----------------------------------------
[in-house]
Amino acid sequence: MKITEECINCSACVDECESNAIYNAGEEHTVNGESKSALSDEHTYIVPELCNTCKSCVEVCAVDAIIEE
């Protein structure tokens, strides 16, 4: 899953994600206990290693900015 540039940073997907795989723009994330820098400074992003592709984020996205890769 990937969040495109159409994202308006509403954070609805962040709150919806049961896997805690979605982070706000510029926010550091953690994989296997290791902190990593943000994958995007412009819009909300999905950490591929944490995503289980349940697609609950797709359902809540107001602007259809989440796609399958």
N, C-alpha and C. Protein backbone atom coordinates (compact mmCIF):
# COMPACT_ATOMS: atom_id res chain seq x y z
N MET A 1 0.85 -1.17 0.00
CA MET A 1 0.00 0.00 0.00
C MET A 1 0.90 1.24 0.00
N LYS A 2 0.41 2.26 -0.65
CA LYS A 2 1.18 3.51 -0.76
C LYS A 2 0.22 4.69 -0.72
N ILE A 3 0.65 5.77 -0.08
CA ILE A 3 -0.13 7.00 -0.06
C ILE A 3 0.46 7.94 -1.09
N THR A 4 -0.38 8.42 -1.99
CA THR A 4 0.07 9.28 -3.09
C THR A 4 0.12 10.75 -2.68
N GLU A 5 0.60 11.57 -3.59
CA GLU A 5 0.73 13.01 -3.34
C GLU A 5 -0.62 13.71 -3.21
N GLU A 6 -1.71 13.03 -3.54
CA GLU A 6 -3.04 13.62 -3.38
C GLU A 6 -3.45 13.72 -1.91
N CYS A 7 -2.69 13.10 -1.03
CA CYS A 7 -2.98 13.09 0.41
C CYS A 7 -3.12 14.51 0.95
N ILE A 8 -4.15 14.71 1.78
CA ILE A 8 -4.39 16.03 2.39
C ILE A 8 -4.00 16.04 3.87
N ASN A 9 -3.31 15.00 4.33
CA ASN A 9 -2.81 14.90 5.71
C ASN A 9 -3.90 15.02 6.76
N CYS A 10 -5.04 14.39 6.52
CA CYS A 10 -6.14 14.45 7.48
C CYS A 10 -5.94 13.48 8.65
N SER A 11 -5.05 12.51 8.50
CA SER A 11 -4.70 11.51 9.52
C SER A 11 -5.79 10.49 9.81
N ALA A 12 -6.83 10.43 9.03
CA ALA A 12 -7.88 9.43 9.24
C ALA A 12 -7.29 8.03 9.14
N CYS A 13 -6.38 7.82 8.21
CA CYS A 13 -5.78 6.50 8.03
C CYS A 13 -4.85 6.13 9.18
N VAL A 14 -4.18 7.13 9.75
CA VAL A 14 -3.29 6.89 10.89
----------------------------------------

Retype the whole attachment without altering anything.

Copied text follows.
[in-house]
Amino acid sequence: MKITEECINCSACVDECESNAIYNAGEEHTVNGESKSALSDEHTYIVPELCNTCKSCVEVCAVDAIIEE
């Protein structure tokens, strides 16, 4: 899953994600206990290693900015 540039940073997907795989723009994330820098400074992003592709984020996205890769 990937969040495109159409994202308006509403954070609805962040709150919806049961896997805690979605982070706000510029926010550091953690994989296997290791902190990593943000994958995007412009819009909300999905950490591929944490995503289980349940697609609950797709359902809540107001602007259809989440796609399958």
N, C-alpha and C. Protein backbone atom coordinates (compact mmCIF):
# COMPACT_ATOMS: atom_id res chain seq x y z
N MET A 1 0.85 -1.17 0.00
CA MET A 1 0.00 0.00 0.00
C MET A 1 0.90 1.24 0.00
N LYS A 2 0.41 2.26 -0.65
CA LYS A 2 1.18 3.51 -0.76
C LYS A 2 0.22 4.69 -0.72
N ILE A 3 0.65 5.77 -0.08
CA ILE A 3 -0.13 7.00 -0.06
C ILE A 3 0.46 7.94 -1.09
N THR A 4 -0.38 8.42 -1.99
CA THR A 4 0.07 9.28 -3.09
C THR A 4 0.12 10.75 -2.68
N GLU A 5 0.60 11.57 -3.59
CA GLU A 5 0.73 13.01 -3.34
C GLU A 5 -0.62 13.71 -3.21
N GLU A 6 -1.71 13.03 -3.54
CA GLU A 6 -3.04 13.62 -3.38
C GLU A 6 -3.45 13.72 -1.91
N CYS A 7 -2.69 13.10 -1.03
CA CYS A 7 -2.98 13.09 0.41
C CYS A 7 -3.12 14.51 0.95
N ILE A 8 -4.15 14.71 1.78
CA ILE A 8 -4.39 16.03 2.39
C ILE A 8 -4.00 16.04 3.87
N ASN A 9 -3.31 15.00 4.33
CA ASN A 9 -2.81 14.90 5.71
C ASN A 9 -3.90 15.02 6.76
N CYS A 10 -5.04 14.39 6.52
CA CYS A 10 -6.14 14.45 7.48
C CYS A 10 -5.94 13.48 8.65
N SER A 11 -5.05 12.51 8.50
CA SER A 11 -4.70 11.51 9.52
C SER A 11 -5.79 10.49 9.81
N ALA A 12 -6.83 10.43 9.03
CA ALA A 12 -7.88 9.43 9.24
C ALA A 12 -7.29 8.03 9.14
N CYS A 13 -6.38 7.82 8.21
CA CYS A 13 -5.78 6.50 8.03
C CYS A 13 -4.85 6.13 9.18
N VAL A 14 -4.18 7.13 9.75
CA VAL A 14 -3.29 6.89 10.89